The model division of the USA Patent Office in Washington is illuminated right here and there with the original fashions of the very great inventions.

In one of many cupboards is to be seen Morse’s unique model of the telegraph instrument, original by his personal palms. The model could be very crudely made, nevertheless it evokes reverence in the customer, and even a certain kind of awe, when he pauses to think about what the telegraph has executed for the advancement of the world, and what a sluggish universe this might e if we didn’t have telegraphic communication with our fellow beings on the planet over.

In one other cabinet, inspiring the identical type of reverence, and bringing thoughts of the days when each bit of stitching on the earth was executed by hand, is Elias Howe’s mannequin of the stitching machine. The customer unconsciously repeats to himself the phrases of the track of the shirt, “Stitch, Stitch, Sew,” and thinks of the agony of that stitching within the days of Hood, when it was all completed by hand.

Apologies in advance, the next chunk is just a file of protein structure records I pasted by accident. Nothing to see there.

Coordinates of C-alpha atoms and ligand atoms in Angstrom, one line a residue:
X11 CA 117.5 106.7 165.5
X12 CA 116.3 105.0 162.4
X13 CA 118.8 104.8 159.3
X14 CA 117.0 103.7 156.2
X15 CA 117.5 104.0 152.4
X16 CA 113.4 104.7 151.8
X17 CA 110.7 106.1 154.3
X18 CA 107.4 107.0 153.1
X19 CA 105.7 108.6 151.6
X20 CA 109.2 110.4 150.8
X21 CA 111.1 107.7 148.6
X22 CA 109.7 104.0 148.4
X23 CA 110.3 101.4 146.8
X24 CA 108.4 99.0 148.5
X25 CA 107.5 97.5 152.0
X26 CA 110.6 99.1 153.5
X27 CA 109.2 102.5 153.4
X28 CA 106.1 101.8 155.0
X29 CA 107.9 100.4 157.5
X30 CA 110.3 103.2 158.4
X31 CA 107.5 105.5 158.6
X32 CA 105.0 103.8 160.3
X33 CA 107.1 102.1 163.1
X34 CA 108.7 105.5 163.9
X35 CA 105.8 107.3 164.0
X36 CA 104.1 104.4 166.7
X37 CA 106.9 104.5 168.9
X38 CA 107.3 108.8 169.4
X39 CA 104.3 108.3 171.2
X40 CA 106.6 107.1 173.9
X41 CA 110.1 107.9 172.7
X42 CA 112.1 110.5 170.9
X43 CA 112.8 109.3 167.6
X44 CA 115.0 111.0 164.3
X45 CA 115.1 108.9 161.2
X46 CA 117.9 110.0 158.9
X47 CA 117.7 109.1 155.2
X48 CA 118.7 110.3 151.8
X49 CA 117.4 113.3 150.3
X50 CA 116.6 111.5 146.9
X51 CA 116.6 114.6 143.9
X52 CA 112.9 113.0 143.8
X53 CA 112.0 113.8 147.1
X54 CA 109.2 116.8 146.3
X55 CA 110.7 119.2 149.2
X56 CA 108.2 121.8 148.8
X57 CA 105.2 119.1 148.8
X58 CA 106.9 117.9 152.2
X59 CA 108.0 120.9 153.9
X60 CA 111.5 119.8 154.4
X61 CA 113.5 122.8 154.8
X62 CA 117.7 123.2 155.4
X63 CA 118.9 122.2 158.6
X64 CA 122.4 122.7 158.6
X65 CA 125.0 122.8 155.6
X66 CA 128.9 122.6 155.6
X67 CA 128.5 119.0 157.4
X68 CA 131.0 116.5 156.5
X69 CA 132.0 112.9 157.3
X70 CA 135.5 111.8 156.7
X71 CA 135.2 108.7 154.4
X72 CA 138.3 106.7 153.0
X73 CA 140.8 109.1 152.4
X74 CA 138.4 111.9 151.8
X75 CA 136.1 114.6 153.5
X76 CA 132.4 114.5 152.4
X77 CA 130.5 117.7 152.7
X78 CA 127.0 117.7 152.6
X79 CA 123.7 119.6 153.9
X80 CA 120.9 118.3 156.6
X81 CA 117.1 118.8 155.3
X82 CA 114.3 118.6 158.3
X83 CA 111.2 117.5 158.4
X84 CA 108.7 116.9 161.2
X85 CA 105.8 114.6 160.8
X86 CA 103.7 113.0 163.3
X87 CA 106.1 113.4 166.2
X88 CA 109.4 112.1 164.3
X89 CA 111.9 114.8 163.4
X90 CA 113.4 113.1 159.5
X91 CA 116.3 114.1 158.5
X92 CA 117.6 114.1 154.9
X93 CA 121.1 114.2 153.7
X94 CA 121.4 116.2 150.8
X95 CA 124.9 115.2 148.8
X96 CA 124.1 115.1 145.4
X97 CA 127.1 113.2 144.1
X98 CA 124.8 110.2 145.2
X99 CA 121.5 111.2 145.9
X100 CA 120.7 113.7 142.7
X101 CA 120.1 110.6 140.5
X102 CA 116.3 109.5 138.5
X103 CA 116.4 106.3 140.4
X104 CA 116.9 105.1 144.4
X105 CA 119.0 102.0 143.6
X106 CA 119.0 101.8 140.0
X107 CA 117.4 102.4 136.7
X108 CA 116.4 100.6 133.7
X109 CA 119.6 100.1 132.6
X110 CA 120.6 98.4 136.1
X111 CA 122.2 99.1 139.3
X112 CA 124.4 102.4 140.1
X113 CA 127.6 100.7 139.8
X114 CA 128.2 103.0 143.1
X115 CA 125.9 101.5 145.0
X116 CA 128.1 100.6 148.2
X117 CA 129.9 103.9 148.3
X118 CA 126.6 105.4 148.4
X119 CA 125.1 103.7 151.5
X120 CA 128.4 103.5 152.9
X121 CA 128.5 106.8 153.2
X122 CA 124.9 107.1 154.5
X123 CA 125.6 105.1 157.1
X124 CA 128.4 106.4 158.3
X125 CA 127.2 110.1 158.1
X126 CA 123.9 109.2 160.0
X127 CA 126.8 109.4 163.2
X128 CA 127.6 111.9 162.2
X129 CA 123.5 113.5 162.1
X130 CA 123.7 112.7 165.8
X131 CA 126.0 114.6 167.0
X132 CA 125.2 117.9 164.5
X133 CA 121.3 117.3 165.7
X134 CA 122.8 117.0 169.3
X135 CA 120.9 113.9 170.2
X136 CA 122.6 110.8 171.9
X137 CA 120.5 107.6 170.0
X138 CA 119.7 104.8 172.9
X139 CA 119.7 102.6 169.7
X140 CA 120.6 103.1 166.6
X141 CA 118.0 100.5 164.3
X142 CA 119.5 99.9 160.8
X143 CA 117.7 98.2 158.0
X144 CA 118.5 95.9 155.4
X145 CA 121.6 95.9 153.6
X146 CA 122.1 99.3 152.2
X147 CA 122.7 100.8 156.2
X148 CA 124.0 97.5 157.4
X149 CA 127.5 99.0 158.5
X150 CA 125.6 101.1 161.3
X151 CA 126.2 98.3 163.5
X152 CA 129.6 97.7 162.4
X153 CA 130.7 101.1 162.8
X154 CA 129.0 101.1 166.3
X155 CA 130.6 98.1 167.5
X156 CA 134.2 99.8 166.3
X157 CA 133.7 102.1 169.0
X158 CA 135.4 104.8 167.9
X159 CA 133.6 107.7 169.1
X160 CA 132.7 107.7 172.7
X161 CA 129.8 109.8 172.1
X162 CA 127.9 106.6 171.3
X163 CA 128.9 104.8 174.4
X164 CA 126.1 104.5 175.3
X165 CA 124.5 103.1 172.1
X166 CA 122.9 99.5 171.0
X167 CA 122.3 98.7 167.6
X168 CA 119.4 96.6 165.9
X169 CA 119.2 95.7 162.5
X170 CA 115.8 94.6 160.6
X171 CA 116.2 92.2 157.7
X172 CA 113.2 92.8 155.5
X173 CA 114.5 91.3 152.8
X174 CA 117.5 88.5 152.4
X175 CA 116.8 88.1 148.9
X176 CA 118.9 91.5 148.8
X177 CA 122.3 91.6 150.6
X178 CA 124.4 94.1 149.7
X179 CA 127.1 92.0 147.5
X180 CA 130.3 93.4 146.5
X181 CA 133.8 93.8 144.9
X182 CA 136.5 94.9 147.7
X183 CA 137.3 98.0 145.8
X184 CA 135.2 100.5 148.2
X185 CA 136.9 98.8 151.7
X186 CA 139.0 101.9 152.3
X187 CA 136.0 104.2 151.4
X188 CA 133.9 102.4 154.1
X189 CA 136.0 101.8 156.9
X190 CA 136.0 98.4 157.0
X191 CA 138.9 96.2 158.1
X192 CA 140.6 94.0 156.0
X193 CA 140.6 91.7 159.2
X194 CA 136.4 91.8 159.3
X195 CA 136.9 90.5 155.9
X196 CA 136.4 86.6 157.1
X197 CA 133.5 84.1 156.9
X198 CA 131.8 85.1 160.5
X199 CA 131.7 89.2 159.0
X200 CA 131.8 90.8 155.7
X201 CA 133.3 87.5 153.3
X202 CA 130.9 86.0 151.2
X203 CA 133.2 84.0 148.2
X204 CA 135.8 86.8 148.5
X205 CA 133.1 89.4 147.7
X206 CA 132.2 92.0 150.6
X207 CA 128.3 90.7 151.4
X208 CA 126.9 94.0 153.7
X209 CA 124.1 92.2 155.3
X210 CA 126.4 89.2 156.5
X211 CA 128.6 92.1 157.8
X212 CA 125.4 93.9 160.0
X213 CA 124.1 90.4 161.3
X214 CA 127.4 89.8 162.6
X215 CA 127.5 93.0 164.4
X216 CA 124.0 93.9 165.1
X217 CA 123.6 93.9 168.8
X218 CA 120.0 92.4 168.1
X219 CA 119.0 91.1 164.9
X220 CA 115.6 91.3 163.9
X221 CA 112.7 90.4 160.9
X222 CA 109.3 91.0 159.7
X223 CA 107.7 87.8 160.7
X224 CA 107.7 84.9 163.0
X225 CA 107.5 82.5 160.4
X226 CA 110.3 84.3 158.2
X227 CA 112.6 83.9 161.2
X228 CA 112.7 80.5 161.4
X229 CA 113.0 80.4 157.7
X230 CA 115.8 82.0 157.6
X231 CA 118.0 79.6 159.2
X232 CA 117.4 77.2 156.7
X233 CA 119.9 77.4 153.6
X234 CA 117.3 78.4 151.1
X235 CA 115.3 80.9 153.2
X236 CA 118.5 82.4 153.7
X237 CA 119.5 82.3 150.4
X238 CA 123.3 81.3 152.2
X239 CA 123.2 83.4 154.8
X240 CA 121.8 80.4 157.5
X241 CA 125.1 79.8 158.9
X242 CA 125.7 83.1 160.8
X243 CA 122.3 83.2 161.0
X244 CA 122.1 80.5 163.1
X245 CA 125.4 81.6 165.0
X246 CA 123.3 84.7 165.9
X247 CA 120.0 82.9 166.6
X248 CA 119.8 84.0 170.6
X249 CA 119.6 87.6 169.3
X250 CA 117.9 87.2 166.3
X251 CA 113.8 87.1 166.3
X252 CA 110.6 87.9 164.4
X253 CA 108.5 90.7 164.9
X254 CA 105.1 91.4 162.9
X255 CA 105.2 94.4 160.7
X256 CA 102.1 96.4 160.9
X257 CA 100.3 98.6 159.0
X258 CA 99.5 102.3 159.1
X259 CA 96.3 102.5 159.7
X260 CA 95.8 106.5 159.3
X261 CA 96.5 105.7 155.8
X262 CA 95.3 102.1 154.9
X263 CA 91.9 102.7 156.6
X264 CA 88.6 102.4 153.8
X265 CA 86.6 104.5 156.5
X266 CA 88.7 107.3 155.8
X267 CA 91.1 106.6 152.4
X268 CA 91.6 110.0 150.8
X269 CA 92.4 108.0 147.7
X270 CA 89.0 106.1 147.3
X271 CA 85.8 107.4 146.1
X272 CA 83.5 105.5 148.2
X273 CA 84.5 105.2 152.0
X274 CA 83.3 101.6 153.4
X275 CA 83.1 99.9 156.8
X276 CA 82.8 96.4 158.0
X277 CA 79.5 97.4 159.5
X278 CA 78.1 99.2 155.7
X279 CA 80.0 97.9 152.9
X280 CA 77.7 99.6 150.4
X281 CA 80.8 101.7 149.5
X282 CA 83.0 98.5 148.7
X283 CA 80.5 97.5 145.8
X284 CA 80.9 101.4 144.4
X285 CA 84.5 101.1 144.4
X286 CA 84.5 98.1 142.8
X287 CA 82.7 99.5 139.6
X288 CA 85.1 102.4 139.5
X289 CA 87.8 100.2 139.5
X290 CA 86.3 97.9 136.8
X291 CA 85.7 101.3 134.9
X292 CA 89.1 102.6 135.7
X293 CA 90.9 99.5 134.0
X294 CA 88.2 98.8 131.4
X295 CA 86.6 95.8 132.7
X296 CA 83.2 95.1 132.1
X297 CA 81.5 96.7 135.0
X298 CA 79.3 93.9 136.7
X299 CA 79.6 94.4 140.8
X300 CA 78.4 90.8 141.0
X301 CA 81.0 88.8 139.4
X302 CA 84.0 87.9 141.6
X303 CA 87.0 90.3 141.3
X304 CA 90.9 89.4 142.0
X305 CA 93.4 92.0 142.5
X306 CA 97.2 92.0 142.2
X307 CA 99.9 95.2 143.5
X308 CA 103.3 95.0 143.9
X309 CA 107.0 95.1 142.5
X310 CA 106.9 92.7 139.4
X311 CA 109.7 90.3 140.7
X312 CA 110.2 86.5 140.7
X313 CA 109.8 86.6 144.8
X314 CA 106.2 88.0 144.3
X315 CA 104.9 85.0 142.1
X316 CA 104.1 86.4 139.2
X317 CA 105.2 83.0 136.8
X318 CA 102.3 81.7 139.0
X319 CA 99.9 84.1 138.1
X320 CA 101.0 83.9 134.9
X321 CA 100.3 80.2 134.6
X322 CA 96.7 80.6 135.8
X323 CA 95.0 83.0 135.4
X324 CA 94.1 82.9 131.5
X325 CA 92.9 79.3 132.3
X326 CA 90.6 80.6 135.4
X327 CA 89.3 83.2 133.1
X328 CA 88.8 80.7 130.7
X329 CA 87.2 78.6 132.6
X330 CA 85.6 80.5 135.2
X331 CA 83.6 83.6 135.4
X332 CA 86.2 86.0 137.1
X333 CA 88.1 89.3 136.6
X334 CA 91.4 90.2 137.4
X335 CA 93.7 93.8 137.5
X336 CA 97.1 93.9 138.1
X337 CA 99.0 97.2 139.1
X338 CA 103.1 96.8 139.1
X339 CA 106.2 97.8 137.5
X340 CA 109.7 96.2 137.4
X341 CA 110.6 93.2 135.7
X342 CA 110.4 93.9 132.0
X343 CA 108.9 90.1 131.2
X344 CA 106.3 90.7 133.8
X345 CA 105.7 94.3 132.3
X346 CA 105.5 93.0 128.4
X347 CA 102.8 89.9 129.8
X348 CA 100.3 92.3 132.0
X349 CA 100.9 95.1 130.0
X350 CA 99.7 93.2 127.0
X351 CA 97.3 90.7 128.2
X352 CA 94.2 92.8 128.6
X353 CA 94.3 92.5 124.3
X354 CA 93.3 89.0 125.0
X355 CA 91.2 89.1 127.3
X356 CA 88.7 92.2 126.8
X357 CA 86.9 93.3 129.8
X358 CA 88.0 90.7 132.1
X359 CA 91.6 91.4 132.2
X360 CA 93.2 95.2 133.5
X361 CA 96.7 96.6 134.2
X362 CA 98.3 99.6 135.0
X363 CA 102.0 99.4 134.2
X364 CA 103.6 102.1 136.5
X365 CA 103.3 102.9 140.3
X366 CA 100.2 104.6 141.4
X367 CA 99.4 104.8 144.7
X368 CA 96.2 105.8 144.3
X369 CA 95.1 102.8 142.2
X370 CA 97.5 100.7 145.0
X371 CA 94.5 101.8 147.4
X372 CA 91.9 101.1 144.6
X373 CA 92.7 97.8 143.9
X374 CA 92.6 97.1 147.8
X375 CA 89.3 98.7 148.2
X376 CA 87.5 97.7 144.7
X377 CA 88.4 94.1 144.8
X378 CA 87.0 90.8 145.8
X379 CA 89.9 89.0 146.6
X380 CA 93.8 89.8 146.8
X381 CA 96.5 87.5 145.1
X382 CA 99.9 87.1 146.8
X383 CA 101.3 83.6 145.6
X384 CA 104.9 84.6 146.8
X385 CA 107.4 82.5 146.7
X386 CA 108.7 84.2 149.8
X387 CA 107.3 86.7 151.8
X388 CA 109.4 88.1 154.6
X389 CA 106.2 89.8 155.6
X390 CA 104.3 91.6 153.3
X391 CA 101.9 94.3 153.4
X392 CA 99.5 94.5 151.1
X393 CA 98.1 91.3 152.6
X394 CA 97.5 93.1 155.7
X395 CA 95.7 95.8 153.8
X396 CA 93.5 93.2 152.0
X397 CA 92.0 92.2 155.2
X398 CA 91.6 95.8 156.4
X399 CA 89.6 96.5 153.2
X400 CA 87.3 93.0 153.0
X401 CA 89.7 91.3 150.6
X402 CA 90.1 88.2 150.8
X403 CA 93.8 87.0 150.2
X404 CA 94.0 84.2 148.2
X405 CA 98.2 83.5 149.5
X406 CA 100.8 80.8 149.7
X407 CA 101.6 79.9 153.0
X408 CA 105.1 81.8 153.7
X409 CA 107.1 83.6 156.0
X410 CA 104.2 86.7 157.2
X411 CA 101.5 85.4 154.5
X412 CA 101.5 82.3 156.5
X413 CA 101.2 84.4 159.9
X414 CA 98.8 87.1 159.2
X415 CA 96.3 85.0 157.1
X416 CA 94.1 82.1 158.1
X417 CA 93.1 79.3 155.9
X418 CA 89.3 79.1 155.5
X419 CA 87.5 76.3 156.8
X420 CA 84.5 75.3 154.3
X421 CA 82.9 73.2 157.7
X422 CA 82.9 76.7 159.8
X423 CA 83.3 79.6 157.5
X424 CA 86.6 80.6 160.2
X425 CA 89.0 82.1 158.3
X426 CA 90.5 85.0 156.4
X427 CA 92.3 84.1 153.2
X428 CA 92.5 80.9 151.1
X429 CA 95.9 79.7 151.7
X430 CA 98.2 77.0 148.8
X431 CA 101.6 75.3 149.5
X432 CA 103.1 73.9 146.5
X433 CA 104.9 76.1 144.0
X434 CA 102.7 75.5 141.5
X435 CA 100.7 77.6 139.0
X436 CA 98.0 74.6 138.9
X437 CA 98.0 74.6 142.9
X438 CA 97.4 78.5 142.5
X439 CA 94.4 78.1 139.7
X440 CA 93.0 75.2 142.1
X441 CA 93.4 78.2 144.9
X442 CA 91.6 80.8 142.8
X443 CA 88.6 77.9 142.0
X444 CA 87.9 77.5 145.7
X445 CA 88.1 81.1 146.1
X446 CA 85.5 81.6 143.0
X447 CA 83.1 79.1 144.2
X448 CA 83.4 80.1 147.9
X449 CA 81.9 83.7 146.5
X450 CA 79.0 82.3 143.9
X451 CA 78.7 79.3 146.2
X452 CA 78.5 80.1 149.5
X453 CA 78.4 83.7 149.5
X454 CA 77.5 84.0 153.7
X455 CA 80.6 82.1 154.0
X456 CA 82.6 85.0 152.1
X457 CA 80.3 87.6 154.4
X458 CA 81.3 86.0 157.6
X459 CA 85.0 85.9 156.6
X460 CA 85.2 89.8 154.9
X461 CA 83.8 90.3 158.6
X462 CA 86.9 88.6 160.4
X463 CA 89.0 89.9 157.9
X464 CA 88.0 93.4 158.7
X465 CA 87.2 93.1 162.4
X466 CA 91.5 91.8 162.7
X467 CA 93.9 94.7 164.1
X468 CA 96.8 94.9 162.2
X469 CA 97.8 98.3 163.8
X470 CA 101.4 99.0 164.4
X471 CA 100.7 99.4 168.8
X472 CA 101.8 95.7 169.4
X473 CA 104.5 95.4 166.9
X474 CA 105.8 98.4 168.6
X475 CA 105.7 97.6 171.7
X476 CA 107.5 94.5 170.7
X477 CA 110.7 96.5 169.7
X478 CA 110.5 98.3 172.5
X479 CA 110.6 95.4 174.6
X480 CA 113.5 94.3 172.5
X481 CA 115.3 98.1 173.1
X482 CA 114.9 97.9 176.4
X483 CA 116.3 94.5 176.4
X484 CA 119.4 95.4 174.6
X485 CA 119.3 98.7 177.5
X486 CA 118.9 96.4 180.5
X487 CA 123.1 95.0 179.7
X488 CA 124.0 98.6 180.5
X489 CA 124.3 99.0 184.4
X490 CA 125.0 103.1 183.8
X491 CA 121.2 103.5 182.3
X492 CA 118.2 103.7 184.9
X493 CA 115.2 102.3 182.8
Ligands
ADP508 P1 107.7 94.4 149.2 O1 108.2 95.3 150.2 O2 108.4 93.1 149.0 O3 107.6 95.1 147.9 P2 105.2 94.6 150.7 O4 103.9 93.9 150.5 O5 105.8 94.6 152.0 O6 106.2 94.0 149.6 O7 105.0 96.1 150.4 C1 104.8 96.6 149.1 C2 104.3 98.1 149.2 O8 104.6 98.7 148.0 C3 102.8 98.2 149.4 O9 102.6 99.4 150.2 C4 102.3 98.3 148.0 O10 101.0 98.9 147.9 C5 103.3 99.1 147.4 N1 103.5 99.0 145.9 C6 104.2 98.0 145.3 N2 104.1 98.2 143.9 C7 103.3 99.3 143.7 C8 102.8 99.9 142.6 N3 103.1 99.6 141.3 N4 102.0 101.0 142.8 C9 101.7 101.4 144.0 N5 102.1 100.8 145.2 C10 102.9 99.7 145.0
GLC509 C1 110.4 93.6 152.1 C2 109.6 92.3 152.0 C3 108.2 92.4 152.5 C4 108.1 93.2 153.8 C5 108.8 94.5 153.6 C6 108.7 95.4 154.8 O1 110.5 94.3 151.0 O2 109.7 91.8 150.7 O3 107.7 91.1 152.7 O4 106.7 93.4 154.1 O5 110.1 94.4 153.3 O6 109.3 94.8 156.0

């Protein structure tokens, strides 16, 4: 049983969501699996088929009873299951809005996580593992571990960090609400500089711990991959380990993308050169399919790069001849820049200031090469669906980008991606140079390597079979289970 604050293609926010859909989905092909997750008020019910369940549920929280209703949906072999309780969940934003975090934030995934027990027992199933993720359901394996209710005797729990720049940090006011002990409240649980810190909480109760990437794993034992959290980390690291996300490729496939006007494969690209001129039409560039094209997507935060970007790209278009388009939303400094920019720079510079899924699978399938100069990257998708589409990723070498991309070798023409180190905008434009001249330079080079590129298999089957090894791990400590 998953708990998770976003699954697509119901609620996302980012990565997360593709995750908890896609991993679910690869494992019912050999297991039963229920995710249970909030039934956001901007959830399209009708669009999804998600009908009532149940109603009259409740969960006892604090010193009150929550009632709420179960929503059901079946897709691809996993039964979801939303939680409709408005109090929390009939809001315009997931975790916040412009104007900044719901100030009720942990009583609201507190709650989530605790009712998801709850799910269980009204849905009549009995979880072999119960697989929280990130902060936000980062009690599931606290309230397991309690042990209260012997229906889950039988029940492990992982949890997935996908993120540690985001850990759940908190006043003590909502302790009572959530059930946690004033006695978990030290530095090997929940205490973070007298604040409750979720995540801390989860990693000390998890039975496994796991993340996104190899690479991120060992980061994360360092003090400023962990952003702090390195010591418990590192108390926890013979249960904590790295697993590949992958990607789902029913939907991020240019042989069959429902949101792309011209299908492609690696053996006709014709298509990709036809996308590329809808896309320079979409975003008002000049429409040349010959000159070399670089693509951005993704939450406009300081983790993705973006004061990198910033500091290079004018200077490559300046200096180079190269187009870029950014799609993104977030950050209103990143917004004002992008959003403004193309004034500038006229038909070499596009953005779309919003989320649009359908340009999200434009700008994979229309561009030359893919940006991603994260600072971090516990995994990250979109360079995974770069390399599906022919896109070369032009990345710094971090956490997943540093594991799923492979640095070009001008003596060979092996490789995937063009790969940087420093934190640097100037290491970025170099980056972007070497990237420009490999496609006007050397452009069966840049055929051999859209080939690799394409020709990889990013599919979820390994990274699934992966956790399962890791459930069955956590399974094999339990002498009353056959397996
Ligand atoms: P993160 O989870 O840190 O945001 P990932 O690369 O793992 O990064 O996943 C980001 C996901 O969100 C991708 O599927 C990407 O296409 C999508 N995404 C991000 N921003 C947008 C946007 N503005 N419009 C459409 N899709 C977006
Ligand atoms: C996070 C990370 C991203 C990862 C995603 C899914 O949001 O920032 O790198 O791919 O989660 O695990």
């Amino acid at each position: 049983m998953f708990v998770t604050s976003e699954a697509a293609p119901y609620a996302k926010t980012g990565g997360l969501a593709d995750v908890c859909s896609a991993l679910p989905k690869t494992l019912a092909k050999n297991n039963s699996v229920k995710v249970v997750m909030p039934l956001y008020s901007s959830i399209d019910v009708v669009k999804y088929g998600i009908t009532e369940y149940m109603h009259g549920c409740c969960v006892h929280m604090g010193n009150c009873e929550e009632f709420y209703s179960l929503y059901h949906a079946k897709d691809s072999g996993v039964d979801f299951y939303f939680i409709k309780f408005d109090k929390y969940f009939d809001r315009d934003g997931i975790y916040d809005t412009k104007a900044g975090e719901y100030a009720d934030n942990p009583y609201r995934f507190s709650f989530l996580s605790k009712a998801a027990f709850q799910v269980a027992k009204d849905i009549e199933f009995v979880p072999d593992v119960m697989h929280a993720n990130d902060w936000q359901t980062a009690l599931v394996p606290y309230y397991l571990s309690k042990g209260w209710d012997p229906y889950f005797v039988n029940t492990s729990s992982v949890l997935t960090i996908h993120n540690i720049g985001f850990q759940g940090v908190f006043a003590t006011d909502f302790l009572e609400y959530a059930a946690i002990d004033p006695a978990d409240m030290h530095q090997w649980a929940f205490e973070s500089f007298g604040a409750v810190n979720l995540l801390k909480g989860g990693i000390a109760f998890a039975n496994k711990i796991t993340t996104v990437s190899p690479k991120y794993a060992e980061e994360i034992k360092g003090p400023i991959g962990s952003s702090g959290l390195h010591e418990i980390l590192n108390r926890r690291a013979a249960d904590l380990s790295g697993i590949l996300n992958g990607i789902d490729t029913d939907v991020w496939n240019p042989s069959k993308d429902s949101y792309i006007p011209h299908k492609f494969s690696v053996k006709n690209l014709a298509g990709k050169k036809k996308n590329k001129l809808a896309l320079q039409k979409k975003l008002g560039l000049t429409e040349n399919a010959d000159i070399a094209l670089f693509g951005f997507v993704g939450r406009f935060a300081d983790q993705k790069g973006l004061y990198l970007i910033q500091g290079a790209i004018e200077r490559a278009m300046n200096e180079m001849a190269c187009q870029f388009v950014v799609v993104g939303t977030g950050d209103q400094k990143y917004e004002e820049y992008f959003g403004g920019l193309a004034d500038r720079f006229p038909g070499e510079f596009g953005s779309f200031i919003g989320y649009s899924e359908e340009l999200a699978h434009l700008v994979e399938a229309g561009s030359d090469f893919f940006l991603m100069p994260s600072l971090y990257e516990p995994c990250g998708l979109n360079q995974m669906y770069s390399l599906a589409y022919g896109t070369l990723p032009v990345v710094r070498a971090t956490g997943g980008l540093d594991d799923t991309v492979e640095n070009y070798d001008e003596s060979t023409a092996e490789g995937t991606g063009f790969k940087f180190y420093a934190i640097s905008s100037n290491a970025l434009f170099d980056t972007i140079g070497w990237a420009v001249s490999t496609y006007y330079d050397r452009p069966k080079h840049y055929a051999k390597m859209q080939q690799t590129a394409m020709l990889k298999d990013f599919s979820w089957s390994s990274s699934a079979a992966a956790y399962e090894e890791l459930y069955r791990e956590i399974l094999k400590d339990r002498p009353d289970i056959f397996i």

Howe’s first sewing machine is nearly as crude as Morse’s telegraph sounder, however in each instances the model operated exactly as described in the specs, and the patents have been accordingly granted.

Not a whit less fascinating is the mannequin of the first typewriter, the invention of R. T. P. Allen, a Kentuckian. It is nonetheless more roughly made than models of the telegraph and sewing machine, however it proved to be quite as necessary an invention.